Heavy subsidy for wind-power generation
I WONDER what the supporters of wind power would think of a company that manufactured an item at a cost of �3 but was able to sell it for only �1 because of competition in the market.
I WONDER what the supporters of wind power would think of a company that manufactured an item at a cost of �3 but was able to sell it for only �1 because of competition in the market. I suggest that such a company would very quickly go out of business unless it was in receipt of massive subsidies.
This is precisely the situation in the wind-power industry, where each pound’s worth of electricity generated receives a Government subsidy of �2.
Generating electricity using nuclear power, taking into account the build costs, running costs and eventual decommissioning costs, is significantly more expensive than using gas but it is still only half the cost of wind power.
The obvious question is: why should wind power be so expensive when we all know that wind is free?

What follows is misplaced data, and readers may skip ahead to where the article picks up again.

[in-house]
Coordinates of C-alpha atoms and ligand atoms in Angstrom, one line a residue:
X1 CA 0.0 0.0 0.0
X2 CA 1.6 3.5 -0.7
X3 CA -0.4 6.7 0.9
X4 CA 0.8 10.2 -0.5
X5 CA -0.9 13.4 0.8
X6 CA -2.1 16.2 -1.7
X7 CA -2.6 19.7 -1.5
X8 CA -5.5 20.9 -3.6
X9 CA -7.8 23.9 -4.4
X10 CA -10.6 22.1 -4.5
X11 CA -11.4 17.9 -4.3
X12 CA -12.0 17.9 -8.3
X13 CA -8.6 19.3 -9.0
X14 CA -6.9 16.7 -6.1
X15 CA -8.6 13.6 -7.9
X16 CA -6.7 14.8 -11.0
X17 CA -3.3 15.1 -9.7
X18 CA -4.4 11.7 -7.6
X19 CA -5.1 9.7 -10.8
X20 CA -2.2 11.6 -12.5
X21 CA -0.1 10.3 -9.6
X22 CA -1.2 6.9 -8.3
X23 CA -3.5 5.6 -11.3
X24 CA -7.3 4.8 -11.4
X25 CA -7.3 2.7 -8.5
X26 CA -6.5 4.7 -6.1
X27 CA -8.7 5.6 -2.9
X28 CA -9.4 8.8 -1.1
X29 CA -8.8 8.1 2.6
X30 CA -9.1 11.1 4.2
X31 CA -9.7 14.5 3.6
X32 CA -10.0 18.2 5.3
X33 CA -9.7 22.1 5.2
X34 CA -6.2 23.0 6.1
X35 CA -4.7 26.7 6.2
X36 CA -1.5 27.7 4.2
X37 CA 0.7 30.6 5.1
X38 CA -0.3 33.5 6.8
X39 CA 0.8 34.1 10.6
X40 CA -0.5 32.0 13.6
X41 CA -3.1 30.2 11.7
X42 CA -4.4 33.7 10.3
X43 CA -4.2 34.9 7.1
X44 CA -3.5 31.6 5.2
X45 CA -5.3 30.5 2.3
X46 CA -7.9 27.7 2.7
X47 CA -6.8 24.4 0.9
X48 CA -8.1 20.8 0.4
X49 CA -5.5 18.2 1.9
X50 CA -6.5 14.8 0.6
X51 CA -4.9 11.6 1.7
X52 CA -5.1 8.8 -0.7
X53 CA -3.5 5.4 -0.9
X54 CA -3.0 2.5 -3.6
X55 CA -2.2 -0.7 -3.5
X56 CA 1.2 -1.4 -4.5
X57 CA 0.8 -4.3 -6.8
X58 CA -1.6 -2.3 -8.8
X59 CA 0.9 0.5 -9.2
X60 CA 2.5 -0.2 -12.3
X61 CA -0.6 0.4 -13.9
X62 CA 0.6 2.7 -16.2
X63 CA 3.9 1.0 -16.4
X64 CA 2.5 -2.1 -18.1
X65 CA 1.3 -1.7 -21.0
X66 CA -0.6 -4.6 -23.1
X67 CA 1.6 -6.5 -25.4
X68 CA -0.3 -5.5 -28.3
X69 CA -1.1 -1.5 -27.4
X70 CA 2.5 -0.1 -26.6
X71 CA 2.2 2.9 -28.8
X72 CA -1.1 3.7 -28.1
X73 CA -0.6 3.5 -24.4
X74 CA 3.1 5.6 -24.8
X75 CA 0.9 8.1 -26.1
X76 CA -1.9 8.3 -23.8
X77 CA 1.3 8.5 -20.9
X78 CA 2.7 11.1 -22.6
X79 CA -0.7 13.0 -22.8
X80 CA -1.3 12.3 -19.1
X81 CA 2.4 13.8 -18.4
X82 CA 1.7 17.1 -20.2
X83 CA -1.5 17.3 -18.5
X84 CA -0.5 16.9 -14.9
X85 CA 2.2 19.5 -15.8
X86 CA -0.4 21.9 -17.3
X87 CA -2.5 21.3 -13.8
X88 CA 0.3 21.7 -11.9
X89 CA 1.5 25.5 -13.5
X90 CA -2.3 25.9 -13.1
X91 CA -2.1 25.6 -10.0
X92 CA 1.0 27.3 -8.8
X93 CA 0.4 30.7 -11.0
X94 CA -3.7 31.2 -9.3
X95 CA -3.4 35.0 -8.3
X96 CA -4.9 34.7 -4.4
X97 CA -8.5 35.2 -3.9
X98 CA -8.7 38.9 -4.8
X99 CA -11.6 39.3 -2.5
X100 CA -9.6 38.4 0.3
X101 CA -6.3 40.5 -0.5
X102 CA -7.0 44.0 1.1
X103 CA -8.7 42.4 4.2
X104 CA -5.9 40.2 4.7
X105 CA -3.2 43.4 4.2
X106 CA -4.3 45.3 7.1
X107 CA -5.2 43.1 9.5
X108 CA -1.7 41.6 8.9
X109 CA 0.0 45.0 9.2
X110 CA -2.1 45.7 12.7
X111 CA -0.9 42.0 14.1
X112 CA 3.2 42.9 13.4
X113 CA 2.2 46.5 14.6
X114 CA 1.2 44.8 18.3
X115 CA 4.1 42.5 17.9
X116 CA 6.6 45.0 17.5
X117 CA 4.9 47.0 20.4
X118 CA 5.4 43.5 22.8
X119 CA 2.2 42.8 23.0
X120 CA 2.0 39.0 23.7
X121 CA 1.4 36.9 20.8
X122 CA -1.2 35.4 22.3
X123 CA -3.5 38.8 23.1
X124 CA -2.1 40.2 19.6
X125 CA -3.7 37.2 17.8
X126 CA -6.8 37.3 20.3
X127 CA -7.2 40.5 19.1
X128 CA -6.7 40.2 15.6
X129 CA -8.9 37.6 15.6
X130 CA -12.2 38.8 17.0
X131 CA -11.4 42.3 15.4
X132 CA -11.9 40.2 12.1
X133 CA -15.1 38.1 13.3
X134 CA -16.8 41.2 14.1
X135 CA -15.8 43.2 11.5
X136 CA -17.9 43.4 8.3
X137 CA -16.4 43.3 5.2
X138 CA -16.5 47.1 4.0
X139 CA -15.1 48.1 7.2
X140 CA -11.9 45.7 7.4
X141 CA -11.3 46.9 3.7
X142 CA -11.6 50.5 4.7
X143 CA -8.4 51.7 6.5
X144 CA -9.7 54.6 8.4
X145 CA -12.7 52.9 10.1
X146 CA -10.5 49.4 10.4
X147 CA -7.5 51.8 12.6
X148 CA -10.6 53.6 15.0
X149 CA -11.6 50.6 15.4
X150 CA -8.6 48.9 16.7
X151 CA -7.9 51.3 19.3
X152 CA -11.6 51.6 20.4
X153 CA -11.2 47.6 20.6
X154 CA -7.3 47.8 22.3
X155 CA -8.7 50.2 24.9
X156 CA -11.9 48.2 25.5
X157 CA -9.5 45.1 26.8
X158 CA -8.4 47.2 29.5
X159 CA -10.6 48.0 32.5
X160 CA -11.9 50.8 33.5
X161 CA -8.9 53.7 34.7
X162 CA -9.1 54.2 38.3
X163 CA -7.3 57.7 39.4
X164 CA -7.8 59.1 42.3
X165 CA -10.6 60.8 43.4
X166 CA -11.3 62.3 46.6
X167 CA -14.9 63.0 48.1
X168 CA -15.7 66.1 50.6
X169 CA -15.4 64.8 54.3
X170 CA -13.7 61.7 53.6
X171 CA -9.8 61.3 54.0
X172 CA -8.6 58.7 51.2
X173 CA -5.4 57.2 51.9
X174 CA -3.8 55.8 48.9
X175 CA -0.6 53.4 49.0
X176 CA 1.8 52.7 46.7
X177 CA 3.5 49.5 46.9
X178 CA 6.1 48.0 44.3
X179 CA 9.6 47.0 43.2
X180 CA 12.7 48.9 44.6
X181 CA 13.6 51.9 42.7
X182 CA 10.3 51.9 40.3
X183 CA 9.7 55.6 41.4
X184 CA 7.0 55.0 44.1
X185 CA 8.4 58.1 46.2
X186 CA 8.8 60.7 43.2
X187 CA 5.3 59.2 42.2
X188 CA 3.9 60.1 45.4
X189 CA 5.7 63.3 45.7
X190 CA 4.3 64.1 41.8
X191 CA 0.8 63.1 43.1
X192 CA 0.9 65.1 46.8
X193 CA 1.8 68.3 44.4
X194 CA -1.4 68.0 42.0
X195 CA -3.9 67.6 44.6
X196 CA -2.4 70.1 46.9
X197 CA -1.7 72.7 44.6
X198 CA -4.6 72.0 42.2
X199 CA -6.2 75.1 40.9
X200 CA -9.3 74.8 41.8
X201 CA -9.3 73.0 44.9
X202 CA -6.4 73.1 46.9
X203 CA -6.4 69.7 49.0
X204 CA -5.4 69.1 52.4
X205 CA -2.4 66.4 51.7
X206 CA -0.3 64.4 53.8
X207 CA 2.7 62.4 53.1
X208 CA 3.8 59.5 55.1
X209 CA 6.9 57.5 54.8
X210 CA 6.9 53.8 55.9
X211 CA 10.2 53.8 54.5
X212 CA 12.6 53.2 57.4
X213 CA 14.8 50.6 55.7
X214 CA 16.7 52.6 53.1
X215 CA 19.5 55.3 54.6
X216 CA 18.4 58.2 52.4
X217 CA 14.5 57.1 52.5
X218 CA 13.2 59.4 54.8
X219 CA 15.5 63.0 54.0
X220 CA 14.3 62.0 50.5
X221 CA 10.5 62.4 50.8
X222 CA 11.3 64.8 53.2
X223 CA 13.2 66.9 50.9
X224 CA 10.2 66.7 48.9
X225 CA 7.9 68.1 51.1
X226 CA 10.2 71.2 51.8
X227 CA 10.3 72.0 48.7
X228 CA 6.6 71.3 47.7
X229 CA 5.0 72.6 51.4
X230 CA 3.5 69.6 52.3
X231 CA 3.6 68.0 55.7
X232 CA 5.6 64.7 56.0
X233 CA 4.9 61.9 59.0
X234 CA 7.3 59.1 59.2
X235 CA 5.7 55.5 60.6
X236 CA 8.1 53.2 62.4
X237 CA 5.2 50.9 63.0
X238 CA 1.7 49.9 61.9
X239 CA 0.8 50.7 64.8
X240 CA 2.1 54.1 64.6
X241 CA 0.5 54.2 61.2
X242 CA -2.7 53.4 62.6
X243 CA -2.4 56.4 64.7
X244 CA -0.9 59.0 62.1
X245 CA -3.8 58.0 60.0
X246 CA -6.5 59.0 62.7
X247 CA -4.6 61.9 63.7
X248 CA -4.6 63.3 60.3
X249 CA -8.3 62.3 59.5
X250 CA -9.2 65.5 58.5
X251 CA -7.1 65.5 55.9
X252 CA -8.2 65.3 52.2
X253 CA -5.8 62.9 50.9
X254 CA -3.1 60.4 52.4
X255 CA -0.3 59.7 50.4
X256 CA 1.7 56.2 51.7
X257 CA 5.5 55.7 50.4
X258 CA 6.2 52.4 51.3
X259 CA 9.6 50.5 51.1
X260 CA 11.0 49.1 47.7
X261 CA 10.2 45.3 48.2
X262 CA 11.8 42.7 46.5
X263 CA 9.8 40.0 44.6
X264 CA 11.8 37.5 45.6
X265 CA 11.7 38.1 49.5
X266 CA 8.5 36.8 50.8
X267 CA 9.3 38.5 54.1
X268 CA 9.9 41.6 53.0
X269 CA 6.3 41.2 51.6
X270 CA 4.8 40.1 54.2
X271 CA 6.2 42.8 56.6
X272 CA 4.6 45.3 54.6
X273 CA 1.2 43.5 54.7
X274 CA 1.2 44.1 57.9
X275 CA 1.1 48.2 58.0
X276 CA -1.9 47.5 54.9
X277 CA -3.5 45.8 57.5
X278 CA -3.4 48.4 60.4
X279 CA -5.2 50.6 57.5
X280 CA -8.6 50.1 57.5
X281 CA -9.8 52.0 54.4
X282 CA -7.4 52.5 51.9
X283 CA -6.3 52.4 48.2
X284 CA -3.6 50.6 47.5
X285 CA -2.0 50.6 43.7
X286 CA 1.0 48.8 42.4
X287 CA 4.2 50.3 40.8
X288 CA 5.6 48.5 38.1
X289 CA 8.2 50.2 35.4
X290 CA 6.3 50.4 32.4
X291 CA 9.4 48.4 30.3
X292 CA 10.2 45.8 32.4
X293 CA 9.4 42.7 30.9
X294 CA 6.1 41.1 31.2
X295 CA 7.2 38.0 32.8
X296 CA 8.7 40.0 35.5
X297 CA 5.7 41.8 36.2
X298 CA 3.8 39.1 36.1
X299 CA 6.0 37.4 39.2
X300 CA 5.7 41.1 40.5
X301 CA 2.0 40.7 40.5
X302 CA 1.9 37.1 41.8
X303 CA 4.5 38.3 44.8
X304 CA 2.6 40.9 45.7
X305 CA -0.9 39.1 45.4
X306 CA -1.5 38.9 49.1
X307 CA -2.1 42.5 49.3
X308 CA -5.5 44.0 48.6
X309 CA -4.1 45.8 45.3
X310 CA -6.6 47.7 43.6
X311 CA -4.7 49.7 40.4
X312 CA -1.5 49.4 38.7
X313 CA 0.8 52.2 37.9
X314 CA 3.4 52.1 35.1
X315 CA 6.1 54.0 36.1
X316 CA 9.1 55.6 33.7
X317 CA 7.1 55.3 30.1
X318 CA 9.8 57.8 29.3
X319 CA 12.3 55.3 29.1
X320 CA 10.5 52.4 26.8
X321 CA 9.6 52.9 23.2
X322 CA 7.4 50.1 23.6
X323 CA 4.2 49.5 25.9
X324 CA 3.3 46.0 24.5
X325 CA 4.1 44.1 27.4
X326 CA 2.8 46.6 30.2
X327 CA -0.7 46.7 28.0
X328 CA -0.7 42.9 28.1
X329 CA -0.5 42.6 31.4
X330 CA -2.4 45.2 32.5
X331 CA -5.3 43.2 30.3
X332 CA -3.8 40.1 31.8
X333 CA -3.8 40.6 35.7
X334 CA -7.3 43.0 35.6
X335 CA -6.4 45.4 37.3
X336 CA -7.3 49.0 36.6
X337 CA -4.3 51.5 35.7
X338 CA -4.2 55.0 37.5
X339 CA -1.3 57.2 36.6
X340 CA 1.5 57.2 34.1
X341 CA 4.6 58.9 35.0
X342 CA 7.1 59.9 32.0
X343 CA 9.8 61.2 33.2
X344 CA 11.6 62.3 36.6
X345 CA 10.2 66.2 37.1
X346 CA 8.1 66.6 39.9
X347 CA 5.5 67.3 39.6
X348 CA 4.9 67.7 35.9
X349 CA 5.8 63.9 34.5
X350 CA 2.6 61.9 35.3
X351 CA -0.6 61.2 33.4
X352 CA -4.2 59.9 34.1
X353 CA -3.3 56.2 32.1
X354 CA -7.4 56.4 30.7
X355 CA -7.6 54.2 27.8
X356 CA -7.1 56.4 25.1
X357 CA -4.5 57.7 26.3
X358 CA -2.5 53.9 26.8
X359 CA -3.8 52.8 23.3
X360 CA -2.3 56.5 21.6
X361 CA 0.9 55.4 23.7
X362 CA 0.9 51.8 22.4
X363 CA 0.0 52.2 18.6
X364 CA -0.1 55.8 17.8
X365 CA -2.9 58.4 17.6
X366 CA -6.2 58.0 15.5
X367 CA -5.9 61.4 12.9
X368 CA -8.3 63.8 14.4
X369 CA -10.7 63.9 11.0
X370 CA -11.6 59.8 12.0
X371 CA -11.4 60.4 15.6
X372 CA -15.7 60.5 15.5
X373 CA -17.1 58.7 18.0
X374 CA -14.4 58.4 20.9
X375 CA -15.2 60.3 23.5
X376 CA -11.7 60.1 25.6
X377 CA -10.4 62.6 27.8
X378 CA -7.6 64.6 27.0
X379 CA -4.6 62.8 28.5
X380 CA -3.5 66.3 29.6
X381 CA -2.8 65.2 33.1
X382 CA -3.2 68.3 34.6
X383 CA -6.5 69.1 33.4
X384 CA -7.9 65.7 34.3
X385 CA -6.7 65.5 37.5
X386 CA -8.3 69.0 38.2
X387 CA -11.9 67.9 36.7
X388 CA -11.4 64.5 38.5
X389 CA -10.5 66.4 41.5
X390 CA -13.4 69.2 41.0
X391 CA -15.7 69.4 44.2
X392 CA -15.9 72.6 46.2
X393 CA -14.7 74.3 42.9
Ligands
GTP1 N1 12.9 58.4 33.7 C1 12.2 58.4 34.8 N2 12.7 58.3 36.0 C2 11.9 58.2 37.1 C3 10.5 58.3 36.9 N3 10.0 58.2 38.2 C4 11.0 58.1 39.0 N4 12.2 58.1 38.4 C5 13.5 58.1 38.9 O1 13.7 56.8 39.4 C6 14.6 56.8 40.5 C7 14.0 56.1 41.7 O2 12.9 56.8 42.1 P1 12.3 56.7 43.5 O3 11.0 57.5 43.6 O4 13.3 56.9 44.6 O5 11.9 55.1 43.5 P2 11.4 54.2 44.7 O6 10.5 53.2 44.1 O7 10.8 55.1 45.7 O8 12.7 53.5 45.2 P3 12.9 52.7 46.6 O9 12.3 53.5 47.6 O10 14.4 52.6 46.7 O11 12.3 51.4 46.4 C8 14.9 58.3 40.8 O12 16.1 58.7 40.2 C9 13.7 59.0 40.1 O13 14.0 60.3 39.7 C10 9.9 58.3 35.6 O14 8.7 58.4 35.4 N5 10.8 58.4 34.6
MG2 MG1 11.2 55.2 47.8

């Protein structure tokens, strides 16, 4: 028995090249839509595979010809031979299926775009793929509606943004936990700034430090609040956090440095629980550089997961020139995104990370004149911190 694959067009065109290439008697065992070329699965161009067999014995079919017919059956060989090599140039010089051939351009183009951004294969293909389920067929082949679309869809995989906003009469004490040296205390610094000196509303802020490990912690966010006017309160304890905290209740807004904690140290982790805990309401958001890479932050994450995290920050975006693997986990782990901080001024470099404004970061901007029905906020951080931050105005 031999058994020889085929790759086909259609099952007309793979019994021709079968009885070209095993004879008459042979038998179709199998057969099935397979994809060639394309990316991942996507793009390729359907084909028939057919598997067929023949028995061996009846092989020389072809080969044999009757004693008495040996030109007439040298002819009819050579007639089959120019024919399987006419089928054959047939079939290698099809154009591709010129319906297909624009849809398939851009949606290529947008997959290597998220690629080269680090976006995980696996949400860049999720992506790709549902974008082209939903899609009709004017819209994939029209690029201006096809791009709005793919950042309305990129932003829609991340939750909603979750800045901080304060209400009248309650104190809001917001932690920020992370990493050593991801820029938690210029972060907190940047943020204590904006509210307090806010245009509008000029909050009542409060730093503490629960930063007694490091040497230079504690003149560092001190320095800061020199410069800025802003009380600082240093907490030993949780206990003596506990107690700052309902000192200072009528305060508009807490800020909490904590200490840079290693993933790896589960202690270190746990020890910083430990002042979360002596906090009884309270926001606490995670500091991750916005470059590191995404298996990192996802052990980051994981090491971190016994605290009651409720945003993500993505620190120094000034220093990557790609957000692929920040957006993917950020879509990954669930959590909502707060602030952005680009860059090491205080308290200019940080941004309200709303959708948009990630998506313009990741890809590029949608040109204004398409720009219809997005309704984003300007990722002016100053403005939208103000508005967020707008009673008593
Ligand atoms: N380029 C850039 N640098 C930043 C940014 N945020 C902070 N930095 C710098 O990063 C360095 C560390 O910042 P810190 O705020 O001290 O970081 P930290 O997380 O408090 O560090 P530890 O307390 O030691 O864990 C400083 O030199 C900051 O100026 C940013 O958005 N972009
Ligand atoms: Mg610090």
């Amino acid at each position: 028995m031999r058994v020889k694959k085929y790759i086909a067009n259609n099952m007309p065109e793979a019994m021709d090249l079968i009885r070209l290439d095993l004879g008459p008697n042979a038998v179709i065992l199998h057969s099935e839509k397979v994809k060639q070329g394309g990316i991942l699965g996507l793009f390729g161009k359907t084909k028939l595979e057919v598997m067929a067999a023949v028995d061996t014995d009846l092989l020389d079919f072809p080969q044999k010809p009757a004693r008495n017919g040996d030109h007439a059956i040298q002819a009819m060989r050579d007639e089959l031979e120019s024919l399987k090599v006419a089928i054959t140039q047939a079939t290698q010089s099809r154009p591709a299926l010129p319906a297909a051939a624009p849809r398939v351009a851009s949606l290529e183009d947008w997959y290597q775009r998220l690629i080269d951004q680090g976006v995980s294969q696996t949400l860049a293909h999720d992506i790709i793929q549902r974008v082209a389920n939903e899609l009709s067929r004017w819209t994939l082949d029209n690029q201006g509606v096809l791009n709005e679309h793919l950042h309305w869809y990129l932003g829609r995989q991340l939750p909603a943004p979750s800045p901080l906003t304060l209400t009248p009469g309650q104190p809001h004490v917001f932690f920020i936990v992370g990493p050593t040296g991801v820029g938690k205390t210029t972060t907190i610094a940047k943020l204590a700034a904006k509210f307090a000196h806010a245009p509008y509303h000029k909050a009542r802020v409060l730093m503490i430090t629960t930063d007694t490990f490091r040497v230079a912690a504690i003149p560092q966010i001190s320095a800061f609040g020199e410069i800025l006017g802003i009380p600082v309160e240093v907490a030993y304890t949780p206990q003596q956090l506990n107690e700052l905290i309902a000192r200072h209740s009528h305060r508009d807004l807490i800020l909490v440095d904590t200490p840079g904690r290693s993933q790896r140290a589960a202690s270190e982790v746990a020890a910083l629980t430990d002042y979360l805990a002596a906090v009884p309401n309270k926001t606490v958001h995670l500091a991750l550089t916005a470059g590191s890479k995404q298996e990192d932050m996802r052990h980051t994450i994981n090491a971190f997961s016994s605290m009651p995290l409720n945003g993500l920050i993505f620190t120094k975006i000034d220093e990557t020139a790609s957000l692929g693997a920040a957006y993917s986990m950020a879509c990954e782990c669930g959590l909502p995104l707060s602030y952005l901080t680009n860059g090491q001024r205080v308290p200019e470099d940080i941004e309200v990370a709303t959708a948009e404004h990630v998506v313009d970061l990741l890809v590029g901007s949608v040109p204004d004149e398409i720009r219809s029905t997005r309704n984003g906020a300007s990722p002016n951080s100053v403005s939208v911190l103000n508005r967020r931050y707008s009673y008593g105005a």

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The first reason is that the wind turbines are relatively expensive to erect, even if based on land, and they require regular maintenance.
In addition, a typical land-based turbine will generate useful power for only about 25 per cent of the time. This means that, on average, it will be doing nothing useful for nine months of the year. Off-shore turbines are slightly better, since they stand idle for only eight months in each year.
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I should also point out that the figure for land-based turbines is typical and the low-lying ones achieve even less than 25 per cent.
There is also the problem that the best sites for wind power, such as Snowdonia and the Scottish Highlands, are not close to the areas with the highest electricity consumption. This will mean that a substantial expansion of the electricity grid will be needed, with lots of new pylons and cables at high cost.
Finally, there is the fact that the wind is intermittent and rather unpredictable. There is no way of storing large quantities of electricity for when it is needed, and therefore the wind generating capacity must be matched with at least as much conventional generating plant.
It is clear that the Government sees wind power as a way of meeting its commitment to reducing carbon emissions, and the highly visible nature of the turbines gives the impression that positive steps are being taken.
However, other technologies, such as landfill gas power plants, tidal power and, of course, nuclear power, are technically proven and can provide reliable year-round power at lower cost.
ROY L WHITE